STOCKHOLM, Sweden -- The Swedish Ministry of Finance has proposed making asset-liability modeling mandatory for AP Fonden, the 744 billion Swedish kronor ($89.2 billion) state pension system.
Three of the six funds that comprise the Allmanna Pensionsfonden system already are putting together an asset-liability study in anticipation of the government's moves to encourage the funds to focus on asset-liability management, said Bo Ljunglof, deputy managing director and business director for the AP funds 1-3.
Observers expect the AP funds to increase their allocations to equities. At this stage, AP funds 1-3, which total 627.8 billion kroner, are restricted to investing almost 95% of the assets in fixed income -- mostly Swedish government bonds -- with the balance invested in real estate.
Requiring the AP funds to use asset-liability management is a possibility included in the ministry's proposals, published in June, covering a reorganization of the funds and outlining new investment rules. The reorganization is designed to increase returns on the pension capital while limiting risks by allowing asset diversification.
The asset-liability management proposal will have no impact on the country's growing private pensions industry, said Magnus Petrelius, economist at the Swedish Ministry of Finance. But because AP Fonden is the country's largest pension system, it is likely private funds will follow the AP example, local sources said.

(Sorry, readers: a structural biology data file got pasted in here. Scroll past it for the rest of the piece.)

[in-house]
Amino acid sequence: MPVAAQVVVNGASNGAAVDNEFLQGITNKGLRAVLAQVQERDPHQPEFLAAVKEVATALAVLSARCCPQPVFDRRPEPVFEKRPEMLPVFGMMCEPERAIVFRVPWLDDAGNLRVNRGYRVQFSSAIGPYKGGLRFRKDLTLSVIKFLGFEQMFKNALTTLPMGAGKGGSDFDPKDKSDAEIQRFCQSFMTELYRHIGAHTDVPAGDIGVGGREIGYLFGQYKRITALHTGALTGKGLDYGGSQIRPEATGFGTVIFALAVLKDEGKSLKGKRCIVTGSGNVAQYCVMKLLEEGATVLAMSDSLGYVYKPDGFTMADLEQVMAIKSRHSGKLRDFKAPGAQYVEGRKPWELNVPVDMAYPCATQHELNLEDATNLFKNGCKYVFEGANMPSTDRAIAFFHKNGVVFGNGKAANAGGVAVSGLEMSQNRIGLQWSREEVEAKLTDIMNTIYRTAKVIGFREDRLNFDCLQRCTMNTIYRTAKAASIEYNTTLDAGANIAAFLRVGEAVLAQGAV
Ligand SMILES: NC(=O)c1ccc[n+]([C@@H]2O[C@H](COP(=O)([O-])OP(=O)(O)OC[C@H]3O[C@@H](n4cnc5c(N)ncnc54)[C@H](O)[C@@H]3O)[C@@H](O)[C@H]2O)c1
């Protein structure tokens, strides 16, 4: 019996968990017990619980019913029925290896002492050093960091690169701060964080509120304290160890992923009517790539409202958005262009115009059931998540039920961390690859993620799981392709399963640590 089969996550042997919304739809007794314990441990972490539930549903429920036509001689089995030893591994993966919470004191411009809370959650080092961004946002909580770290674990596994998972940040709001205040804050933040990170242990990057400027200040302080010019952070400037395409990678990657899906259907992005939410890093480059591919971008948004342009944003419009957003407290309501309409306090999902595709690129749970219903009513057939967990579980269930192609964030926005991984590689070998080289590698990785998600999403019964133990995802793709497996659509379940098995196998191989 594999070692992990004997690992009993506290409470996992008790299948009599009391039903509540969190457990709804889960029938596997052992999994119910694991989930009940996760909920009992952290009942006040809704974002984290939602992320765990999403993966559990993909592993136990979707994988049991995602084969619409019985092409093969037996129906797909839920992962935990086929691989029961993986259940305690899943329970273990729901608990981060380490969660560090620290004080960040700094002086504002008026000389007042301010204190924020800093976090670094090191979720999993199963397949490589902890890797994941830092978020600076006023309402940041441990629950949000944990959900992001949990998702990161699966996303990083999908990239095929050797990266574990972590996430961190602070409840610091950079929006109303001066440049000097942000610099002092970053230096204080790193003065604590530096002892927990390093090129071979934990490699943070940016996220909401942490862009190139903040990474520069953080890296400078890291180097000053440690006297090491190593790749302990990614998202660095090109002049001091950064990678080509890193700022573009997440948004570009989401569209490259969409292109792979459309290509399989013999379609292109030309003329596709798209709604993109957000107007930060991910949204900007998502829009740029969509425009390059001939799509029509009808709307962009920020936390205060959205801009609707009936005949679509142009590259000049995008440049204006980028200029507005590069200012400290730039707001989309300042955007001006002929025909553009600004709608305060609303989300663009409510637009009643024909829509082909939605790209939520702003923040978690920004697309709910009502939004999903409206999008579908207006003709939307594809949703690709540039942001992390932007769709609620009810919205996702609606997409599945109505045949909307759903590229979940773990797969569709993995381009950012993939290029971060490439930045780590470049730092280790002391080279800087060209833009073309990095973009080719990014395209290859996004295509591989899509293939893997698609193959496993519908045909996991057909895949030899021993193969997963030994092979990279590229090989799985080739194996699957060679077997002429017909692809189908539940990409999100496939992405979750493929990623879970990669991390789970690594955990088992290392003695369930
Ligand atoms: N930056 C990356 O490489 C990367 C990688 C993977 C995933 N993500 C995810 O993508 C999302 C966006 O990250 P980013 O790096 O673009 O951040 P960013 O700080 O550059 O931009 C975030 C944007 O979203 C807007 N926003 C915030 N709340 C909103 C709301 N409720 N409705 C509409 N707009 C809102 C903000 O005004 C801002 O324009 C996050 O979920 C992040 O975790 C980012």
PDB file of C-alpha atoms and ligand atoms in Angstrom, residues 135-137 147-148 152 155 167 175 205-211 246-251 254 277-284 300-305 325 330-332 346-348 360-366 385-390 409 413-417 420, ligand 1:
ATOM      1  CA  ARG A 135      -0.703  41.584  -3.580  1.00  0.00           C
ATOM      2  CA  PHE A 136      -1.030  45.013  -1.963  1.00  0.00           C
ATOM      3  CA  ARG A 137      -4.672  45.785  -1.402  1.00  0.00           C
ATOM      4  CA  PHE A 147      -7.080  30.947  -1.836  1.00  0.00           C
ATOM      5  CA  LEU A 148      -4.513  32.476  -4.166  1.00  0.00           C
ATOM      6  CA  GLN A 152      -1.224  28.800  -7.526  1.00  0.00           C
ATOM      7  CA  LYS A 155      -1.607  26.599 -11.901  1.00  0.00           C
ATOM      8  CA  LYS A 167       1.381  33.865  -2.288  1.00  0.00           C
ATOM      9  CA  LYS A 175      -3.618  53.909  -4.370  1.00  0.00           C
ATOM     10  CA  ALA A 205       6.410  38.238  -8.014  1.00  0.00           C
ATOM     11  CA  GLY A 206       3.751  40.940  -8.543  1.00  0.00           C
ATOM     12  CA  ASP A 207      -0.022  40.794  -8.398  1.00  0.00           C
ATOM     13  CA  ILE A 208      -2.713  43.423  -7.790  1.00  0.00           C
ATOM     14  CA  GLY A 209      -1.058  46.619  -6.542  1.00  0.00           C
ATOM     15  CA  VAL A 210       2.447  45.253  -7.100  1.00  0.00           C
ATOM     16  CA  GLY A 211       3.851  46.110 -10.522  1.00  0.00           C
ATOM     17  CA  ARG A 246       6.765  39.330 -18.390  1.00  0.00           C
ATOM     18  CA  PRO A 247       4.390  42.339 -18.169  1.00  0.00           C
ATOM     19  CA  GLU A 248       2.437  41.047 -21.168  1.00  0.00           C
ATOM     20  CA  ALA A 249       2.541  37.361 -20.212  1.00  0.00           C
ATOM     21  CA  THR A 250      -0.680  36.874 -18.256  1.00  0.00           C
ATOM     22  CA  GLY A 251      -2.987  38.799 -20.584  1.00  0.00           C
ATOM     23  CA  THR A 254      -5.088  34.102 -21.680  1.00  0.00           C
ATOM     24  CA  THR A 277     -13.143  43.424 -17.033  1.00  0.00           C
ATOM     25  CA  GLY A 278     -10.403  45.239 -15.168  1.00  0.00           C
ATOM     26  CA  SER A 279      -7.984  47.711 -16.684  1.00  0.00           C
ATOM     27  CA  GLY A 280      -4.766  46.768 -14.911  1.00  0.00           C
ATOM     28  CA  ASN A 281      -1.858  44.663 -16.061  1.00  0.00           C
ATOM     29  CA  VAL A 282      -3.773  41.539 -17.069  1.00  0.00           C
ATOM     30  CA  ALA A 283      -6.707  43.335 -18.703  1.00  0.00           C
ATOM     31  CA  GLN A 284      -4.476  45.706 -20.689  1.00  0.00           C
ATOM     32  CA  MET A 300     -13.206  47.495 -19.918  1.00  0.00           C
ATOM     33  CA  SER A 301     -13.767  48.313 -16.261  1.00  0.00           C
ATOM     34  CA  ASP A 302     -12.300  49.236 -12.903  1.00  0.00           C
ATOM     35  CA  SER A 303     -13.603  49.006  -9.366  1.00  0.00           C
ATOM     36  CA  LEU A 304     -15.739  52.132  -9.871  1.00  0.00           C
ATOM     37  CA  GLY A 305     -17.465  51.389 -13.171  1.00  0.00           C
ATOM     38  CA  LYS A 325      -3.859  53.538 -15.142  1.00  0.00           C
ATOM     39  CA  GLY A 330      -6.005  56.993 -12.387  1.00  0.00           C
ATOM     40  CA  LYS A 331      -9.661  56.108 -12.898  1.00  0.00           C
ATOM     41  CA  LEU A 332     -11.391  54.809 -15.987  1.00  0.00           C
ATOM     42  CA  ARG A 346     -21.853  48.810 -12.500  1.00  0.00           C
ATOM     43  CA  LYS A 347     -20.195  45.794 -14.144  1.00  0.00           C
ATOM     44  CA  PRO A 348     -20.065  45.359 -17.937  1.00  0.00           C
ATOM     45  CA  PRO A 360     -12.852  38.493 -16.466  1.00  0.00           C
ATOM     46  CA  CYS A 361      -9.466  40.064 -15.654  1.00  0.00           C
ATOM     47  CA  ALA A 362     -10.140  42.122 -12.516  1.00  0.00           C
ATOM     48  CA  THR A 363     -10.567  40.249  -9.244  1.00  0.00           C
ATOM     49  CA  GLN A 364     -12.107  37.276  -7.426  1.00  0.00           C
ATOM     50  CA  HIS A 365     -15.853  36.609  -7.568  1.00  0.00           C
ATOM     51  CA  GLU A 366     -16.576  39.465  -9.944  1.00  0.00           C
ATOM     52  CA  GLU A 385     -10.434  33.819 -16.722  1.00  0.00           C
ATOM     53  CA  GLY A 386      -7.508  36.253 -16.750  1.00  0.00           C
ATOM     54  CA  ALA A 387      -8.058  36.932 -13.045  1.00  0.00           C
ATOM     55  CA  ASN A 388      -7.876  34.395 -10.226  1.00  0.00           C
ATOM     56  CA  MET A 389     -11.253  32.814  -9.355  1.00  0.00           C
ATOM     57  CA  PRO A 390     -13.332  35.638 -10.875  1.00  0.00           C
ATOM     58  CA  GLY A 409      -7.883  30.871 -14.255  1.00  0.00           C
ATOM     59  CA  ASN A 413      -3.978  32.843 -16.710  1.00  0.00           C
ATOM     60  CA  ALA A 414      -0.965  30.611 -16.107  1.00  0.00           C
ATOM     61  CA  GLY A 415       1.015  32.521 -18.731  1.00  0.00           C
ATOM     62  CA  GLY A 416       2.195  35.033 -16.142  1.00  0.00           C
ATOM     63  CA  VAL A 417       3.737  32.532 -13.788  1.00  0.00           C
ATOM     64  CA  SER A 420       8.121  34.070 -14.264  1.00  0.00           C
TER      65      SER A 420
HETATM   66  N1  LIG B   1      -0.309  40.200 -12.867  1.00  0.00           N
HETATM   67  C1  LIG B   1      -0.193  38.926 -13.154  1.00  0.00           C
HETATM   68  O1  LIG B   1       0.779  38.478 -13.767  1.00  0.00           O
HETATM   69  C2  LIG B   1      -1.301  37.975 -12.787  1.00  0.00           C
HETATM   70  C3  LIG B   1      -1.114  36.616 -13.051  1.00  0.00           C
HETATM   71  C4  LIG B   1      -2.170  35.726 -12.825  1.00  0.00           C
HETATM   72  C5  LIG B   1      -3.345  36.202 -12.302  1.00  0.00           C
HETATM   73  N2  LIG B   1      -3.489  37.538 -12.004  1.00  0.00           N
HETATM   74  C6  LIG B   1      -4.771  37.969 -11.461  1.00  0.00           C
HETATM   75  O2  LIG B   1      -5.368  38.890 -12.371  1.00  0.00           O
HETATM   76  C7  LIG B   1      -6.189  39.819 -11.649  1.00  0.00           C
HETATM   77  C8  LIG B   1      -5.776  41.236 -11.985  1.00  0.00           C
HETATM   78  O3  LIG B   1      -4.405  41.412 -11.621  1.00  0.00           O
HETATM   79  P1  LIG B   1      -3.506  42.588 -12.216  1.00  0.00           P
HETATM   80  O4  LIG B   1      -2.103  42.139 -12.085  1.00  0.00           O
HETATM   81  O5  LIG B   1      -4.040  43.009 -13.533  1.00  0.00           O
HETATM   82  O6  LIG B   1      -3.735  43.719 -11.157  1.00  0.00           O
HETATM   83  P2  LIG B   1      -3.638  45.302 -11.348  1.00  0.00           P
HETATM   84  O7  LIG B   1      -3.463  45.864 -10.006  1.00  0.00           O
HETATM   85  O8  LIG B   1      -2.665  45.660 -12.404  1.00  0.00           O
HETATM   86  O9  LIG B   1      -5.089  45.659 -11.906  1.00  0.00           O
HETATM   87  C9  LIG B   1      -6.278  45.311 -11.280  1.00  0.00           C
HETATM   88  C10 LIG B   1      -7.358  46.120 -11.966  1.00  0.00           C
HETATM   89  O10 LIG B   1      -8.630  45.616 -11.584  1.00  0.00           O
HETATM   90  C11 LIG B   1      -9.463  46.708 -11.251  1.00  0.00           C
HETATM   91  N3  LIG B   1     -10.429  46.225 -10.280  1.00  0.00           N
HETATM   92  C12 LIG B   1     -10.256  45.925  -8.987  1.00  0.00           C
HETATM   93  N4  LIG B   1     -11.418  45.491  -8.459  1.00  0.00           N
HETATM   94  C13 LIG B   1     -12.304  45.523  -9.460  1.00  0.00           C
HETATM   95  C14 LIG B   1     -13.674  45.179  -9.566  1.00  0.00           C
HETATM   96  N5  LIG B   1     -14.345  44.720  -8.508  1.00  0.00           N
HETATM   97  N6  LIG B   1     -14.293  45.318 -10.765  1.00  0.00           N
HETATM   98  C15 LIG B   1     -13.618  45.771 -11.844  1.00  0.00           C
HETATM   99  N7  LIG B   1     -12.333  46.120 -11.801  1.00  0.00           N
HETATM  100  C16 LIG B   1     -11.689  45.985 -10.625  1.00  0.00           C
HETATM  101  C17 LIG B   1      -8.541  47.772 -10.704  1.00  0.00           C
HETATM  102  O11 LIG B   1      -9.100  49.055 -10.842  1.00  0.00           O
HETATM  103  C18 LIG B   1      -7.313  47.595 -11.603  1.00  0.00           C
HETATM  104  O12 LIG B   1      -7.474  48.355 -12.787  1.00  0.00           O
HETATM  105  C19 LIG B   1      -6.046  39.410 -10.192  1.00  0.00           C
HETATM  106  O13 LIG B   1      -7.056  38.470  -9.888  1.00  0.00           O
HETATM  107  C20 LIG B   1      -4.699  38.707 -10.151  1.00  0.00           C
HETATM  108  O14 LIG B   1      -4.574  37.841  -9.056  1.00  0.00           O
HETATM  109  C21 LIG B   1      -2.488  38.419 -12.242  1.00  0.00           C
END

Few Swedish pension funds use asset-liability management strategies in calculating the costs of future liabilities. Instead, the pension plans -- with assets totaling 1.8 trillion kroner -- tend to be unfunded and financed through book reserves, local consultants said.
Come January 2001, when their restructuring is complete and the AP funds are free to invest in all asset classes, asset-liability modeling will be vital, said Mr. Ljunglof. He would not say what impact the study would have on the asset allocation for AP Funds 1-3, but there undoubtedly will be a move to sharply reduce the exposure to fixed income.
The restructuring proposals, including the recommendation on enforcing asset-liability management, have been circulated to around 40 organizations active in Sweden's investment industry that have until late this month to comment.
The proposals are likely to go before the Swedish Parliament as a bill that will be discussed early next year.
The Ministry of Finance is circulating the proposals to the investment industry to measure its response, and mandatory asset-liability management might become a "concrete proposal" in the bill, said Mr. Petrelius.
"It should be mandatory for all funds that have pensions liabilities to use ALM," said Annelie Enquist, head of investment consulting in Sweden for William M. Mercer AB, Stockholm. For the past two years Mercer has been lobbying the Swedish Ministry of Finance to make asset-liability management mandatory for the AP funds.
Many private funds are starting to show an interest in asset-liability management, local consultants said.
"Making ALM mandatory will force a more rigorous approach to the setting of investment strategy, but that is a trend I expect to develop of its own accord," said Eric Steedman, principal at Watson Wyatt AB in Stockholm.
Swedish pulp and paper group Svenska Cellulosa Aktiebolaget, Stockholm, was one of Sweden's first
companies to run an asset-liability study. Its proposals for its 1 billion kronor pension fund were "largely adopted" at the beginning of the year, said Richard Barker, director of compensation and benefits.
The fund has 750 million kronor in domestic and international equities, with the balance in international and domestic government bonds.
The 6.5 billion kronor Volvo Pension Fund, Goteborg, plans to run an asset-liability study next year, said Eddie Dahlberg, managing director.